Mastering Data Privacy Compliance During Remote Work

The business world is becoming increasingly information-driven — Statista estimates that global data creation will grow to over 180 zettabytes by 2025.

A significant factor driving the growth of worldwide data creation is the push for remote work due to the COVID-19 pandemic. Many people worked or attended school virtually and became more dependent on home entertainment systems. 

Businesses with remote or hybrid employees face many challenges, including managing the volume of data produced on a home network. All types of companies, such as health care services, retailers, and educational and financial institutions, work with massive amounts of sensitive data that may fall under specific privacy laws.

How can companies protect themselves and their customers and remain compliant during this paradigm shift to remote work? Below are some specific tips businesses can refer to when mastering data privacy compliance in their industry.

1. Update Remote/BYOD Cybersecurity Policies

A cybersecurity policy for remote workers should include methods to keep sensitive business data safe. It does not have to be a long, complex document full of IT jargon.

Instead, it should use simple, plain language so all employees across the organization can understand it. Various online resources allow companies to access free cybersecurity policy templates for remote workers, which can be very helpful.

2. Leverage Data Encryption

Data encryption is a tried-and-tested cybersecurity method many organizations use, and it can help companies remain compliant with privacy laws. Remote teams often store information online so the entire company can access it freely. However, this can expand a company’s attack surface and increase its security vulnerabilities.

Encrypting data makes it inaccessible or incomprehensible to hackers. Only people with a decryption key can access it. Many types of encryption software can help organizations protect sensitive data.

3. Use VPNs and 2FA

Two other essential data protection measures for remote work are virtual private networks (VPNs) and two-factor authentication (2FA). VPNs send information through an encrypted tunnel and mask a user’s IP address to allow them to browse and use the internet anonymously.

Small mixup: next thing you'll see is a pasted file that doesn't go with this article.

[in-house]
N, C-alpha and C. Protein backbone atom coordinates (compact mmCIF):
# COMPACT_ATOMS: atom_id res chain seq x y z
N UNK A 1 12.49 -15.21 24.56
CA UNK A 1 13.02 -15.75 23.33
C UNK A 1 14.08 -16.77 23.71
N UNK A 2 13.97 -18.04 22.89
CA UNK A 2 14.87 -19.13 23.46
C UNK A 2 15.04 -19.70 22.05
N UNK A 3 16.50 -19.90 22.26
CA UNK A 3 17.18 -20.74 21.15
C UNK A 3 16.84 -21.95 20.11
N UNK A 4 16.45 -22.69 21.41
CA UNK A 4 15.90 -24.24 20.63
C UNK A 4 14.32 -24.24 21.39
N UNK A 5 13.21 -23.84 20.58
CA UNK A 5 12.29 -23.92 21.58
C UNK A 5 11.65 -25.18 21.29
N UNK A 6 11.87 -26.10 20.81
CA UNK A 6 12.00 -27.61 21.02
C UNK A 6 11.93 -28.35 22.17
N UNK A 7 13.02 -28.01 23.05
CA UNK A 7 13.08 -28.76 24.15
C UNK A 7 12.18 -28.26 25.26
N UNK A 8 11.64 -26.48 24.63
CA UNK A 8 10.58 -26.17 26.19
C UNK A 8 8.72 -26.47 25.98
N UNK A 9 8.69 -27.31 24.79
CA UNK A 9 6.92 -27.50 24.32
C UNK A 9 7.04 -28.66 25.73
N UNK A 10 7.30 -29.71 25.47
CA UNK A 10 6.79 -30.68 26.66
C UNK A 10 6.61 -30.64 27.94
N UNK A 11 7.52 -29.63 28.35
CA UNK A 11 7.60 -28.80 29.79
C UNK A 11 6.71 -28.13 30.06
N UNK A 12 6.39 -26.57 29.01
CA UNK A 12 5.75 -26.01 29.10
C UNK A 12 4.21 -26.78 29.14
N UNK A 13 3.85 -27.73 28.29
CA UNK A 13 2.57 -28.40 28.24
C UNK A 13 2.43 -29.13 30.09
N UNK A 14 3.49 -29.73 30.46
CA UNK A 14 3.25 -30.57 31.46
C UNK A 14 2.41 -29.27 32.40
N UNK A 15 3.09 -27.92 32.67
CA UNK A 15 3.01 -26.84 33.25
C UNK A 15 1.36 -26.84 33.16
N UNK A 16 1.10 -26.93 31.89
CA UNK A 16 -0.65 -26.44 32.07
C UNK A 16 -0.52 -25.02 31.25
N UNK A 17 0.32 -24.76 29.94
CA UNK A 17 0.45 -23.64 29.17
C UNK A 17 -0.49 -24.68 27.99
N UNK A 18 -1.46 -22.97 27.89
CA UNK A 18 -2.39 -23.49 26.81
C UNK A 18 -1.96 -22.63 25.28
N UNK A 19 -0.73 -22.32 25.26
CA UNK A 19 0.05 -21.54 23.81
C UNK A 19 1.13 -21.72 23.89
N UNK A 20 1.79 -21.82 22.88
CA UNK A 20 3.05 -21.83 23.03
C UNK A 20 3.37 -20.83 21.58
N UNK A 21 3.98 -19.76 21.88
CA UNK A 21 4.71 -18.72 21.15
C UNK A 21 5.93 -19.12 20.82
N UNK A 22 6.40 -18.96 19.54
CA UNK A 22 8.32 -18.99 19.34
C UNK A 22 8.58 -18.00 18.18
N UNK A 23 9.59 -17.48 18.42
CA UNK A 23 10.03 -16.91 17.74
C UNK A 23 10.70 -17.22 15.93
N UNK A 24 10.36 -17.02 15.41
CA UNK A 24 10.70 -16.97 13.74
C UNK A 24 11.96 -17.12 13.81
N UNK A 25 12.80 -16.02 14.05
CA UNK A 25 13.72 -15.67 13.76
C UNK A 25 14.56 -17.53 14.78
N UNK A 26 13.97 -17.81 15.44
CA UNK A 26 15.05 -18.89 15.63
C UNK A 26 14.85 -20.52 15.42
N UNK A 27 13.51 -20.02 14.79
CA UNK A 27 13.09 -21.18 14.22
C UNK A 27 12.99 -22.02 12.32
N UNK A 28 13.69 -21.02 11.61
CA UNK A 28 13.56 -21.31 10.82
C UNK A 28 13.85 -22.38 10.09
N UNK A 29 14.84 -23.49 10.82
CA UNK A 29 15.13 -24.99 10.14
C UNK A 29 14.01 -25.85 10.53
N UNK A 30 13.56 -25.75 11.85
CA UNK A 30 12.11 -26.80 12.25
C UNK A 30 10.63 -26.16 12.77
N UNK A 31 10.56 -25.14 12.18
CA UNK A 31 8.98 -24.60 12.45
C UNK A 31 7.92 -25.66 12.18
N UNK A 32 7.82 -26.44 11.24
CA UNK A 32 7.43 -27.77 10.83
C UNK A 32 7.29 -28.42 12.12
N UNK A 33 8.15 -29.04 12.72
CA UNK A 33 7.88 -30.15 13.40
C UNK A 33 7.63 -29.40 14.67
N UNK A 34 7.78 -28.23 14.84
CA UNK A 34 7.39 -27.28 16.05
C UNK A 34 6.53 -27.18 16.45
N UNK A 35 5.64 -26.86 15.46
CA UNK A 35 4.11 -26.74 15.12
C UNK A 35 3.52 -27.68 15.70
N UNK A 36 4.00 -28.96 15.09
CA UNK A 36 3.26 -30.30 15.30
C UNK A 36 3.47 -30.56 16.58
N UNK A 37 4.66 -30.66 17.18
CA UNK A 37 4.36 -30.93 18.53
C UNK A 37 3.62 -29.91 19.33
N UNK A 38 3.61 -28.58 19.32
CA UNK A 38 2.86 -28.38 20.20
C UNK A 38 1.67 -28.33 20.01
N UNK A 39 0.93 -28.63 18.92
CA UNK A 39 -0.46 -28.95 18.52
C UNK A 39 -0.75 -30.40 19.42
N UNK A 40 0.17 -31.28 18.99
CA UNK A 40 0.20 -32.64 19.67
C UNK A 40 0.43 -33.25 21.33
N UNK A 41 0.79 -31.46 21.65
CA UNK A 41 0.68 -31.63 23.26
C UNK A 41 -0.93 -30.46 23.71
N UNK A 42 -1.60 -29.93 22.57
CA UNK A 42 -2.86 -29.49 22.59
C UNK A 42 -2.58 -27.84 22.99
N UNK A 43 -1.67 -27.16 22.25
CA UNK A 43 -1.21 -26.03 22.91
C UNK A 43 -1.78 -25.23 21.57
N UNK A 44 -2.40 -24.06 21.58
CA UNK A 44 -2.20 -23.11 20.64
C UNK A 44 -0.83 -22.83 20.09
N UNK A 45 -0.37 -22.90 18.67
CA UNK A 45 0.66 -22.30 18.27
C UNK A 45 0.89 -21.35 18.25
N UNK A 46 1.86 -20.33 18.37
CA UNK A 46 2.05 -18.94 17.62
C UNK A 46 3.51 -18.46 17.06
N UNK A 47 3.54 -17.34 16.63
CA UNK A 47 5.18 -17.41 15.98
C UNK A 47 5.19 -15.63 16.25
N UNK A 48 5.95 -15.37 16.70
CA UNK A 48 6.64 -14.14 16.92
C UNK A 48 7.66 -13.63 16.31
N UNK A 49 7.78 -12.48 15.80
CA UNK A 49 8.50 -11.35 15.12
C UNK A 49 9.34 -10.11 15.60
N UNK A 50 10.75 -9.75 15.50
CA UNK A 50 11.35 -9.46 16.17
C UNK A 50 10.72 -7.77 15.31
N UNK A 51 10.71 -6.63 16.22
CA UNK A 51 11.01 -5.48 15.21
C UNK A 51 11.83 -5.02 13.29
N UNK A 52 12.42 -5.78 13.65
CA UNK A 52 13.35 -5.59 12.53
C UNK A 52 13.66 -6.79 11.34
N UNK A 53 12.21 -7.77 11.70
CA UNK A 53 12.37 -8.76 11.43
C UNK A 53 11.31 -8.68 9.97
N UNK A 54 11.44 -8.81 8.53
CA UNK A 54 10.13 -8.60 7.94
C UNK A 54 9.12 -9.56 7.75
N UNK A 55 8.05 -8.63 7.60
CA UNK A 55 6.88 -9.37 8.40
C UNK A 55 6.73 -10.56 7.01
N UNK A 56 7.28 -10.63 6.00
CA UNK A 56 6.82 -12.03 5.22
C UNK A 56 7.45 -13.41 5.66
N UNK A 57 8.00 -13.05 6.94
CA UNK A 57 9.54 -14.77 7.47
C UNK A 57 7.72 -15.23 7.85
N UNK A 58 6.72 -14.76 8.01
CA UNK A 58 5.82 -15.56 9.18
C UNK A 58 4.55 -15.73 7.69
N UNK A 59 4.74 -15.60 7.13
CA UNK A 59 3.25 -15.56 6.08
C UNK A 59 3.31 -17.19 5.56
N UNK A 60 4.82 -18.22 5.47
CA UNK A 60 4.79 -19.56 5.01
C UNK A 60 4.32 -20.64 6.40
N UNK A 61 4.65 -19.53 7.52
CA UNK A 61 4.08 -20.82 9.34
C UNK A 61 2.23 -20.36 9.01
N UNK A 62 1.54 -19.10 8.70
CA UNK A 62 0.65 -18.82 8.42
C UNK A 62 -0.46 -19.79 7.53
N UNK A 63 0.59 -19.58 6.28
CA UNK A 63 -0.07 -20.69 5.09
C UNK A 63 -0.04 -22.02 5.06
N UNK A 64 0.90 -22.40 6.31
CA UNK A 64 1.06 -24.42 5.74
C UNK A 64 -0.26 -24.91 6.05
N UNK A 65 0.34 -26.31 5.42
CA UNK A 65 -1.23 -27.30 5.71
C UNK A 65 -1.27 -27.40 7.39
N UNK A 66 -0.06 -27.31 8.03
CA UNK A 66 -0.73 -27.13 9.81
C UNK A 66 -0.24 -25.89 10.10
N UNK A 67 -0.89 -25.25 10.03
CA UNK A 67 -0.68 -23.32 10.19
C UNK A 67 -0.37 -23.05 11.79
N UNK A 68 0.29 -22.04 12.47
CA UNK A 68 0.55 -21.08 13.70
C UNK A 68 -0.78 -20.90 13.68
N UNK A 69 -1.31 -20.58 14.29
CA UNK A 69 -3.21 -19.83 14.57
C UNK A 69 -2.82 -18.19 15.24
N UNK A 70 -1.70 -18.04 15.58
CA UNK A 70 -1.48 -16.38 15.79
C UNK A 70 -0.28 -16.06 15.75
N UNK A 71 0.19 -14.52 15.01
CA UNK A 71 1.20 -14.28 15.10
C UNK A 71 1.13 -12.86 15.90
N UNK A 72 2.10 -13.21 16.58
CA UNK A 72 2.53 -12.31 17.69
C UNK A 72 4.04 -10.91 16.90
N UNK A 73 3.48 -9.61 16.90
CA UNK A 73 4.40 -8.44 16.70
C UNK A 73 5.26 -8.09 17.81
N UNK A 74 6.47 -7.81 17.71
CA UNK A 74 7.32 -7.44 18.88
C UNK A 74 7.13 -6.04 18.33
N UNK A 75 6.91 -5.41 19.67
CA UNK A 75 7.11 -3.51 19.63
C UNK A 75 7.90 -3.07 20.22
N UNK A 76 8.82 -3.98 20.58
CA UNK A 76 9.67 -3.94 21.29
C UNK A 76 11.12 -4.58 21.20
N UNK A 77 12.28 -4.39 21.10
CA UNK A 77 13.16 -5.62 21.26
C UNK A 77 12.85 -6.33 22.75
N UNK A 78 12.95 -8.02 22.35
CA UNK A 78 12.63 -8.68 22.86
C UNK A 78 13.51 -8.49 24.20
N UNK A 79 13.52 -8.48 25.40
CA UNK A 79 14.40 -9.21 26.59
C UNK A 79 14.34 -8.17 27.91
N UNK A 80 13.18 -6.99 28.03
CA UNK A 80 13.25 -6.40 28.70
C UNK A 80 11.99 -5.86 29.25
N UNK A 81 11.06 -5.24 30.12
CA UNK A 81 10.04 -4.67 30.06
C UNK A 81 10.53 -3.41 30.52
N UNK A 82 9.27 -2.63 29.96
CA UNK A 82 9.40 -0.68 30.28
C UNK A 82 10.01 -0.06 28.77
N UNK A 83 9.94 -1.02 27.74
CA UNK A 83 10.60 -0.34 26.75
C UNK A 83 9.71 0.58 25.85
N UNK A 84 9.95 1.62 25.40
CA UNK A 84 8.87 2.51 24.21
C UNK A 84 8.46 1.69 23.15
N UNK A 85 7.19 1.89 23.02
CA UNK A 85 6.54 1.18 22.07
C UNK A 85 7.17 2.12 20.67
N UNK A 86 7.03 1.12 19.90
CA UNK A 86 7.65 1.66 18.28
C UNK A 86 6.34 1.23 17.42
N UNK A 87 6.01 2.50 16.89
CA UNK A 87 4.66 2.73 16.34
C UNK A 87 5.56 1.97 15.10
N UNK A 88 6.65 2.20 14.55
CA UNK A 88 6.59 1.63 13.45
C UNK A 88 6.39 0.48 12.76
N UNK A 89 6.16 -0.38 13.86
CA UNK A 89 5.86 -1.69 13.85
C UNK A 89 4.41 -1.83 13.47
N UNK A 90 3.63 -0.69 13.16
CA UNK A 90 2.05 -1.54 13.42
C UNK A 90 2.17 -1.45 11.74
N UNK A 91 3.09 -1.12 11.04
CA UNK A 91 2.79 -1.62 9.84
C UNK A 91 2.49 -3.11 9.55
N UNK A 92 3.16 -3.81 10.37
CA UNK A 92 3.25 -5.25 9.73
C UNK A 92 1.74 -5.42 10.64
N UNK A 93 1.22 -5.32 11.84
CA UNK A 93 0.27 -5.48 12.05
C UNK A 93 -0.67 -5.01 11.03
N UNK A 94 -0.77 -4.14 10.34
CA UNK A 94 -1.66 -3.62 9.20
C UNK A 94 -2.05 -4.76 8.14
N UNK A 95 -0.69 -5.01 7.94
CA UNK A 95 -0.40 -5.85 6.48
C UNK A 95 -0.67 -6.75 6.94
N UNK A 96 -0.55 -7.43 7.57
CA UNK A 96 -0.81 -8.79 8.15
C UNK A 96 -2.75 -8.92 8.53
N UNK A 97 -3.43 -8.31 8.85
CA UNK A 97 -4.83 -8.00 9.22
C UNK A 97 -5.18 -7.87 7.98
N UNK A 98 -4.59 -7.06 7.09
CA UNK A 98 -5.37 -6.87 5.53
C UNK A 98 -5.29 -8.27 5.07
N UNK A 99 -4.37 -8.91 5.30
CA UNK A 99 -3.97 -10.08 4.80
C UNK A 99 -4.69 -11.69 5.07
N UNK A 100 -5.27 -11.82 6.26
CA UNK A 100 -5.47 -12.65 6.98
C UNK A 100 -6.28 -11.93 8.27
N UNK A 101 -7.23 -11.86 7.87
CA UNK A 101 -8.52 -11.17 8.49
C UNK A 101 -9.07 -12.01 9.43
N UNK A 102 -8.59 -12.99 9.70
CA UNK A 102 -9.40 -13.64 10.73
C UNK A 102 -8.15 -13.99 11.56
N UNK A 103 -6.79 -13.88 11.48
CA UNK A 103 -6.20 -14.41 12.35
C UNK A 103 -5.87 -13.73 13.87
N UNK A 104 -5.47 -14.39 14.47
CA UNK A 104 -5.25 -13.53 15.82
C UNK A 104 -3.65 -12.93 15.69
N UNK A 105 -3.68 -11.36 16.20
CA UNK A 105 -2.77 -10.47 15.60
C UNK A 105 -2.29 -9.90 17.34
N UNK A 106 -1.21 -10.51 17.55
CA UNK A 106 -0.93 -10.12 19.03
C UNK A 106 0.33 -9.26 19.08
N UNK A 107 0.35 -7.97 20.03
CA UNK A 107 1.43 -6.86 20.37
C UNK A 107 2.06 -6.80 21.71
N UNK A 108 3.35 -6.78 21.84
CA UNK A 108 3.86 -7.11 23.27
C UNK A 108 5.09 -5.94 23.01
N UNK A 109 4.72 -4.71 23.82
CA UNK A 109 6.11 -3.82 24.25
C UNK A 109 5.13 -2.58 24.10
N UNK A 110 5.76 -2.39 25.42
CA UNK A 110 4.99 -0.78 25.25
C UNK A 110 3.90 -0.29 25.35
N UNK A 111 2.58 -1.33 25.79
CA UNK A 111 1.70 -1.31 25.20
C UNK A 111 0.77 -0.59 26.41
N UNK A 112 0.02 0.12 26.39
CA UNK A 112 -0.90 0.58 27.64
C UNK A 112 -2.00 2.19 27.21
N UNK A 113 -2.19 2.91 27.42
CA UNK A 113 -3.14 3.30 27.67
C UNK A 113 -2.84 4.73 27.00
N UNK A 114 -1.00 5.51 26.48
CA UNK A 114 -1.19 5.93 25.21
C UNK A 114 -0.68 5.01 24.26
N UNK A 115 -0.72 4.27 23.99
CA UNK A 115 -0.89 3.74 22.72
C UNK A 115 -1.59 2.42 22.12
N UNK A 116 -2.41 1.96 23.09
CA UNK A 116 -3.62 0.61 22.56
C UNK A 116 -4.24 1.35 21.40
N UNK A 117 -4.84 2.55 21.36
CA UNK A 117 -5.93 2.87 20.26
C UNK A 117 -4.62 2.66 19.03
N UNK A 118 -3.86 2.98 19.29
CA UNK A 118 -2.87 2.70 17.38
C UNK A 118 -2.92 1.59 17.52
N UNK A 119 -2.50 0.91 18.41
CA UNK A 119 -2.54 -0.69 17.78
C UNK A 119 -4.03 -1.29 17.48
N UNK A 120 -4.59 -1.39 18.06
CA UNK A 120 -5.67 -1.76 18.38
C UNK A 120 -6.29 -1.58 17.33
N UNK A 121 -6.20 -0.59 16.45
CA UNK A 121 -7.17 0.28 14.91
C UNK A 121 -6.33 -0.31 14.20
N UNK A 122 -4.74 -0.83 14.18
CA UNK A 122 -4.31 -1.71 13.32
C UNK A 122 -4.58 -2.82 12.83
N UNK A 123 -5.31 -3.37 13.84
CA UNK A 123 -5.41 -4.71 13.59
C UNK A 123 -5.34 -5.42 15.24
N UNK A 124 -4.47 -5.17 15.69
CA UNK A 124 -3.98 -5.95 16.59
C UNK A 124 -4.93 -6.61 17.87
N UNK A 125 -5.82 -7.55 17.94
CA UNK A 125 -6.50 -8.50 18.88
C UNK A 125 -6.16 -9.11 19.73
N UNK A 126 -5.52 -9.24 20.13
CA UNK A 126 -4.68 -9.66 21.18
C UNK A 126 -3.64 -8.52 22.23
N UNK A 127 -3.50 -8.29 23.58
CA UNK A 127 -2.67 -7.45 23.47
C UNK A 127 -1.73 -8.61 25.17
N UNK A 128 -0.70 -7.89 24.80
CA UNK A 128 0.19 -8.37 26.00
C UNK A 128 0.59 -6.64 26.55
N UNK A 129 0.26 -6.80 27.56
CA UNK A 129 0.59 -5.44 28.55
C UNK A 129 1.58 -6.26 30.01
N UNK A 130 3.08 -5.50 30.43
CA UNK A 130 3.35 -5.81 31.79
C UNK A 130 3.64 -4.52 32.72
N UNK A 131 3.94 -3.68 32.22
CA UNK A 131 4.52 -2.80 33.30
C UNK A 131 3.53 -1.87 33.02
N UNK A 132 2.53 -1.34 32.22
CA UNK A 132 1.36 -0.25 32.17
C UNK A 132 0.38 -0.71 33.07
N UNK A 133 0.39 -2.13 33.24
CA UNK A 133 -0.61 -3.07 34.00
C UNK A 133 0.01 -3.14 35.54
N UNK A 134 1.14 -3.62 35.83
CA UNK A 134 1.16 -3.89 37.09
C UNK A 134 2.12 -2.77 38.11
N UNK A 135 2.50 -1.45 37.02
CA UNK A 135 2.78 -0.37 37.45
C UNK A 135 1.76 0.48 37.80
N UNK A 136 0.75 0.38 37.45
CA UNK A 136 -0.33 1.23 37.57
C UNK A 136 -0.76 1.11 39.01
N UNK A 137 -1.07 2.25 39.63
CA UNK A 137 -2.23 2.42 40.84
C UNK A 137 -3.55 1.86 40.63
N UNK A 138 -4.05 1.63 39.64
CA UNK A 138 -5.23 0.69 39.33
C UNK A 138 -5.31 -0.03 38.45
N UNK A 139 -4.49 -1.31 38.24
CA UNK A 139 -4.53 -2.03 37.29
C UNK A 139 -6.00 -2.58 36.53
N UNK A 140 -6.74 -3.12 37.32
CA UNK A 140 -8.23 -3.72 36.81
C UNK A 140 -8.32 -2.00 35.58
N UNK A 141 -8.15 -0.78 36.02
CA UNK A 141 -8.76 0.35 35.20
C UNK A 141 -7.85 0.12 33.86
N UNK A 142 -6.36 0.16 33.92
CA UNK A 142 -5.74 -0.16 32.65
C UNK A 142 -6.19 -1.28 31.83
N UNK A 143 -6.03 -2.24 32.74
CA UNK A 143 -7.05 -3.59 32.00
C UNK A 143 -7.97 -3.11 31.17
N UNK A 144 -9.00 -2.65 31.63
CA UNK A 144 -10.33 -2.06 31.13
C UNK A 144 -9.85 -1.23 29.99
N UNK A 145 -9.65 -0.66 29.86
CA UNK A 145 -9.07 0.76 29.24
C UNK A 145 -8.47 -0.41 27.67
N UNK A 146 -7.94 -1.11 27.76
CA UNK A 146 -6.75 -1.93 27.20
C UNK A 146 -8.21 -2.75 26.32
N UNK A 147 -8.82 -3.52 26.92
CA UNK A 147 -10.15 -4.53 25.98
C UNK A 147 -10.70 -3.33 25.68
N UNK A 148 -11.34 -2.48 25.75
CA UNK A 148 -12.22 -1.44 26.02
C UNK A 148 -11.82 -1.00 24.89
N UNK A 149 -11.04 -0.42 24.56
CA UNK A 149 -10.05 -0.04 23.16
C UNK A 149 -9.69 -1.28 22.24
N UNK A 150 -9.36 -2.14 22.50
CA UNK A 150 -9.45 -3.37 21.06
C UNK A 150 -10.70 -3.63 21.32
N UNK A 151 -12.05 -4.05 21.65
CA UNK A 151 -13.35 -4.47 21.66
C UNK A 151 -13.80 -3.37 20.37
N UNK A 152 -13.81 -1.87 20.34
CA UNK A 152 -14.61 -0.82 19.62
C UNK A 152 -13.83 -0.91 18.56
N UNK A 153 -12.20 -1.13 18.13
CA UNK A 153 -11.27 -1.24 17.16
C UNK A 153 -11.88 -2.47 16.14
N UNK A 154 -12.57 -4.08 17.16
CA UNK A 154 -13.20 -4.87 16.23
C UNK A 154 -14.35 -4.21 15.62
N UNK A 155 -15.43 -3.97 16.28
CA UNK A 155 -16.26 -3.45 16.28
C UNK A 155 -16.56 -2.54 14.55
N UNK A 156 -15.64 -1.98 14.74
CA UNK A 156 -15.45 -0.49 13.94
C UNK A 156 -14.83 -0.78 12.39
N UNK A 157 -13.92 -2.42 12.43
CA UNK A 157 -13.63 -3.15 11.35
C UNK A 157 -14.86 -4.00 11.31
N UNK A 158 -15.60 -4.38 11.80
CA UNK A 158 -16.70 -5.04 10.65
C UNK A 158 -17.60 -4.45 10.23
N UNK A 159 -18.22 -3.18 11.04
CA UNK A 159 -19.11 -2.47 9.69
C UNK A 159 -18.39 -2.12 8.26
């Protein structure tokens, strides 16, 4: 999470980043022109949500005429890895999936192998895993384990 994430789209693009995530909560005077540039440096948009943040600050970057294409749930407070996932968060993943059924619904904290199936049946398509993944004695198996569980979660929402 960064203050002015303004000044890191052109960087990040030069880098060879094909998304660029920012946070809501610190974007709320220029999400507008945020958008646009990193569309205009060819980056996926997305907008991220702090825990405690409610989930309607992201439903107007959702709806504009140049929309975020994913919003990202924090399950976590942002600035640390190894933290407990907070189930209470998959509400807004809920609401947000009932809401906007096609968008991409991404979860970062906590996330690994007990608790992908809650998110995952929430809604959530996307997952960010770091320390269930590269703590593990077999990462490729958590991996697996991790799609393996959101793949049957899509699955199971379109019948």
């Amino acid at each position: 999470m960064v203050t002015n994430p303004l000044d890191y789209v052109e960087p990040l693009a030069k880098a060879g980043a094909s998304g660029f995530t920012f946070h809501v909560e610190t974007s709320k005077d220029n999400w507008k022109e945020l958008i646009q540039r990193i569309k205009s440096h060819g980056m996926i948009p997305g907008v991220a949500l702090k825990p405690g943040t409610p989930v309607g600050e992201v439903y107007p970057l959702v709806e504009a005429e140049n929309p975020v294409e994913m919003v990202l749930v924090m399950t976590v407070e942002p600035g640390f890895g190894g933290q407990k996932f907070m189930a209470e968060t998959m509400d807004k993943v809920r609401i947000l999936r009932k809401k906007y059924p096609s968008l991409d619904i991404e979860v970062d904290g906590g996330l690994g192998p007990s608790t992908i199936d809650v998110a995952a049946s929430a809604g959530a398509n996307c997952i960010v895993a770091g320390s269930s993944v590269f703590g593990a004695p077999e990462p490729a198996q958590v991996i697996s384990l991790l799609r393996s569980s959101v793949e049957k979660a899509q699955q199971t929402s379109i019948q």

2FA, as its name suggests, requires employees to use two authentication methods to log into online accounts. For example, a user may enter their username and password on a laptop. Their account will also require authentication by sending a code to their smartphone. The worker enters the code onto their computer to access their account. 2FA and VPNs are essential data protection methods in a remote work environment. 

4. Invest in Secure Password Managers for Employees

Password managers are responsible for storing login credentials for various online accounts or software applications employees use daily. 

Password managers encrypt login information and keep it safe. They also prevent employees from using the same password for every account, a common practice that increases cybersecurity risks. 

5. Educate Remote or Hybrid Employees

Educating employees about the importance of securing sensitive information is crucial. Many data breaches result from human error. Therefore, implementing comprehensive, thorough cybersecurity training can help reduce those errors. 

For example, employees need to understand how to remotely connect to the company network while also following the best security practices to protect themselves and the company. Remote workers may not understand how to practice good cybersecurity hygiene in the high-risk digital landscape. Training is becoming increasingly important for all organizations. 

6. Research Applicable Data Privacy Laws 

Lastly, a key to data compliance is researching existing privacy laws that apply to one’s organization or industry. Privacy laws will vary depending on the sector. Understanding what rules apply to the company is vital for mastering compliance.

For example, many businesses must secure customer credit card data and follow Payment Card Industry (PCI) Data Security Standards (DSS). Organizations must comply with the Health Insurance Portability and Accountability Act (HIPAA) in a health care setting. Other significant privacy laws include the EU’s General Data Protection Regulation (GDPR) and the California Consumer Privacy Act (CCPA).

Understanding these tips will help businesses master data privacy compliance in an ever-changing, high-risk cybersecurity landscape.

Prioritize Data Privacy Compliance

Modern companies may find it challenging to keep data secure and remain compliant with privacy laws in today’s new working environment. Businesses and remote or hybrid employees reap many benefits, but data protection and cybersecurity are major drawbacks of out-of-office work. However, keeping client or customer information secure is a top priority for businesses.

Lavanya Rathnam

Lavanya Rathnam is an experienced technology, finance, and compliance writer. She combines her keen understanding of regulatory frameworks and industry best practices with exemplary writing skills to communicate complex concepts of Governance, Risk, and Compliance (GRC) in clear and accessible language. Lavanya specializes in creating informative and engaging content that educates and empowers readers to make informed decisions. She also works with different companies in the Web 3.0, blockchain, fintech, and EV industries to assess their products’ compliance with evolving regulations and standards.

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